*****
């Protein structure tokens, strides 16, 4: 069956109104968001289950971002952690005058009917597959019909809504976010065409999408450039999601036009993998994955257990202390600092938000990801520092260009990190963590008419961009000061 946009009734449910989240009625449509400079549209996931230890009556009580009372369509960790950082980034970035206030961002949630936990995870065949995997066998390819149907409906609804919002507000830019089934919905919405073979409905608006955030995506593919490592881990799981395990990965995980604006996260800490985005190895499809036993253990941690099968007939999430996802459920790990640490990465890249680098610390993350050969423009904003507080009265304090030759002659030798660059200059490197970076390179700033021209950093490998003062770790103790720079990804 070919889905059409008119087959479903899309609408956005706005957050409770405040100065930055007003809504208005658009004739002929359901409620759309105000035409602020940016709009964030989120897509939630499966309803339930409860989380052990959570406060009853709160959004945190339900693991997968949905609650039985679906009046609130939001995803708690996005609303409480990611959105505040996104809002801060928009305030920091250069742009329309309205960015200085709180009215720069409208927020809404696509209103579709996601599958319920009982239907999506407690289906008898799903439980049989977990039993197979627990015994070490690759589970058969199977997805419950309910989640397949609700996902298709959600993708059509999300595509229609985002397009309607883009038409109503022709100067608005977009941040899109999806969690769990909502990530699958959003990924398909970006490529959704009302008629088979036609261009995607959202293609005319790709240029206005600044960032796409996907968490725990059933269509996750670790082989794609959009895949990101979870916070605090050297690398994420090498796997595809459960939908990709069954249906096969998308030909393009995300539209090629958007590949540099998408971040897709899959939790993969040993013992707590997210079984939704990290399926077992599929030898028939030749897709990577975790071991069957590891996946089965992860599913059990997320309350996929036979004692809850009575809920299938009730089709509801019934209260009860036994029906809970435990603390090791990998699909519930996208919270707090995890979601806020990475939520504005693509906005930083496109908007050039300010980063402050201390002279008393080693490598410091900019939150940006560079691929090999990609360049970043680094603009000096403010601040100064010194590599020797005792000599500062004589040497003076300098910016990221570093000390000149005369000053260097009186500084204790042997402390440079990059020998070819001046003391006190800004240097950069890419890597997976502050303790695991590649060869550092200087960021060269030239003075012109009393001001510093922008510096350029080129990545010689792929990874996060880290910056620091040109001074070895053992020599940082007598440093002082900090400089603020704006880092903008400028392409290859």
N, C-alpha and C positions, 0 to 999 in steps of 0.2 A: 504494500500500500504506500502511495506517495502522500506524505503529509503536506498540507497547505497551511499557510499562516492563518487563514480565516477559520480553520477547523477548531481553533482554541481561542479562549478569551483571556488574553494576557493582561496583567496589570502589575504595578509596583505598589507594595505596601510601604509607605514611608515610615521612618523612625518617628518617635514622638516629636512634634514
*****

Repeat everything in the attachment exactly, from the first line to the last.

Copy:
């Protein structure tokens, strides 16, 4: 069956109104968001289950971002952690005058009917597959019909809504976010065409999408450039999601036009993998994955257990202390600092938000990801520092260009990190963590008419961009000061 946009009734449910989240009625449509400079549209996931230890009556009580009372369509960790950082980034970035206030961002949630936990995870065949995997066998390819149907409906609804919002507000830019089934919905919405073979409905608006955030995506593919490592881990799981395990990965995980604006996260800490985005190895499809036993253990941690099968007939999430996802459920790990640490990465890249680098610390993350050969423009904003507080009265304090030759002659030798660059200059490197970076390179700033021209950093490998003062770790103790720079990804 070919889905059409008119087959479903899309609408956005706005957050409770405040100065930055007003809504208005658009004739002929359901409620759309105000035409602020940016709009964030989120897509939630499966309803339930409860989380052990959570406060009853709160959004945190339900693991997968949905609650039985679906009046609130939001995803708690996005609303409480990611959105505040996104809002801060928009305030920091250069742009329309309205960015200085709180009215720069409208927020809404696509209103579709996601599958319920009982239907999506407690289906008898799903439980049989977990039993197979627990015994070490690759589970058969199977997805419950309910989640397949609700996902298709959600993708059509999300595509229609985002397009309607883009038409109503022709100067608005977009941040899109999806969690769990909502990530699958959003990924398909970006490529959704009302008629088979036609261009995607959202293609005319790709240029206005600044960032796409996907968490725990059933269509996750670790082989794609959009895949990101979870916070605090050297690398994420090498796997595809459960939908990709069954249906096969998308030909393009995300539209090629958007590949540099998408971040897709899959939790993969040993013992707590997210079984939704990290399926077992599929030898028939030749897709990577975790071991069957590891996946089965992860599913059990997320309350996929036979004692809850009575809920299938009730089709509801019934209260009860036994029906809970435990603390090791990998699909519930996208919270707090995890979601806020990475939520504005693509906005930083496109908007050039300010980063402050201390002279008393080693490598410091900019939150940006560079691929090999990609360049970043680094603009000096403010601040100064010194590599020797005792000599500062004589040497003076300098910016990221570093000390000149005369000053260097009186500084204790042997402390440079990059020998070819001046003391006190800004240097950069890419890597997976502050303790695991590649060869550092200087960021060269030239003075012109009393001001510093922008510096350029080129990545010689792929990874996060880290910056620091040109001074070895053992020599940082007598440093002082900090400089603020704006880092903008400028392409290859």
N, C-alpha and C positions, 0 to 999 in steps of 0.2 A: 504494500500500500504506500502511495506517495502522500506524505503529509503536506498540507497547505497551511499557510499562516492563518487563514480565516477559520480553520477547523477548531481553533482554541481561542479562549478569551483571556488574553494576557493582561496583567496589570502589575504595578509596583505598589507594595505596601510601604509607605514611608515610615521612618523612625518617628518617635514622638516629636512634634514